Biden to Americans in Afghanistan: “We Will Get You Home”

In his address, the president also claimed the US was making “significant progress” on the ground.

Manuel Balce Ceneta/AP

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Amid images of a chaotic exit from Afghanistan—including one of an infant being passed to armed soldiers over barbed wire—President Joe Biden addressed the nation Friday about the inglorious end to America’s longest war. He projected calm as he made a claim also made by every US president since George W. Bush launched the conflict in 2001: things were starting to turn around. “Since I spoke to you on Monday, we’ve made significant progress” in executing the evacuation, Biden declared. 

“Let me be clear: Any American who wants to come home, we will get you home,” he said, adding that the United States would everything that we can to provide safe evacuation for our Afghan allies, partners, and Afghans who might be targeted because of their association to the United States.” And he expressed pain at the scenes of misery from the ground in Kabul. “What Afghan people overall, but including Afghan particularly women and girls, [have endured] the past week has been heartbreaking. We’ve seen gut-wrenching images of panic, people acting out of sheer desperation.”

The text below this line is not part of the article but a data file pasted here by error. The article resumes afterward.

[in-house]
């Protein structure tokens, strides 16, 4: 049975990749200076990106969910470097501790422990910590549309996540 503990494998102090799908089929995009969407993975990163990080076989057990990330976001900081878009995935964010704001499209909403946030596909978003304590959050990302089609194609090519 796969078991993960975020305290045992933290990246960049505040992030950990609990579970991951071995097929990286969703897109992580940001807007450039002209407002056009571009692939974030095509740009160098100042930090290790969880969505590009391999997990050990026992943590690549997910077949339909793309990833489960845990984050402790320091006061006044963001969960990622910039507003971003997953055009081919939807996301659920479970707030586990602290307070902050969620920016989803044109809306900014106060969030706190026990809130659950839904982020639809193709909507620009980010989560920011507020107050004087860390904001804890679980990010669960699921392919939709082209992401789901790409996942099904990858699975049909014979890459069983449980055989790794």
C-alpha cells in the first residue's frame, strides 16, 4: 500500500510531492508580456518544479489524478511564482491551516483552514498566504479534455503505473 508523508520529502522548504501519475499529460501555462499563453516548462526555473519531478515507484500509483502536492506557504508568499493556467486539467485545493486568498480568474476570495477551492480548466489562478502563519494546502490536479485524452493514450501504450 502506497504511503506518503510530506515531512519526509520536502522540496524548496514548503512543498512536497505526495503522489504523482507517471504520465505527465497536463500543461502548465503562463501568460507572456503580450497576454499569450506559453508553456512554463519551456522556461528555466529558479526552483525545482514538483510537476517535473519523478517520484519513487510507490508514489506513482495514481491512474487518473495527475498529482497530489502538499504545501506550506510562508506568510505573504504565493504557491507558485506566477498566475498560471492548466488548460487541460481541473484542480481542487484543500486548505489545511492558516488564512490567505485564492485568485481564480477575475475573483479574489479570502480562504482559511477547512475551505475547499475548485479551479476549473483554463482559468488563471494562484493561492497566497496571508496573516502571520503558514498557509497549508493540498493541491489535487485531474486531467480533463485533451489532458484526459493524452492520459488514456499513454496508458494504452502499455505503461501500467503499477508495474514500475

But he did not raise the US commitment to accept Afghan refugees—and in particular, Afghan women—in the United States, beyond those directly associated with the US effort. As my colleague Madison Pauly noted Tuesday, “Rhetoric around women’s rights in Afghanistan, and portrayals of US military forces as saviors of Afghan women, have been used to justify the US war there from the beginning.” Yet, she added, “US assistance for at-risk Afghan nationals, including journalists and women’s rights activists, is severely limited.” So far, calls to offer them visas have not been heeded.

The president also brushed off a report from The Wall Street Journal, published late Thursday afternoon, about a classified State Department cable sent to the White House in July that warned of the “potential collapse of Kabul soon after the U.S.’s Aug. 31 troop withdrawal deadline in Afghanistan.” Previously, Biden had publicly insisted that the Afghan government could hold off the Taliban. After Biden’s remarks, a reporter asked why, if he had been warned of the possibility of a rapid Taliban takeover, US forces hadn’t prepared better for the evacuation.

“We get all kinds of cables, all kinds of advice,” Biden said. Some advice warned of a rapid fall of the Afghan government, he said, while others projected “they’d be able to sustain themselves through the end of the year.” But the “consensus opinion was that in fact, [the collapse] would not occur until later in the year.” He added: “I made the decision [to pull out]—the buck stops with me.” 

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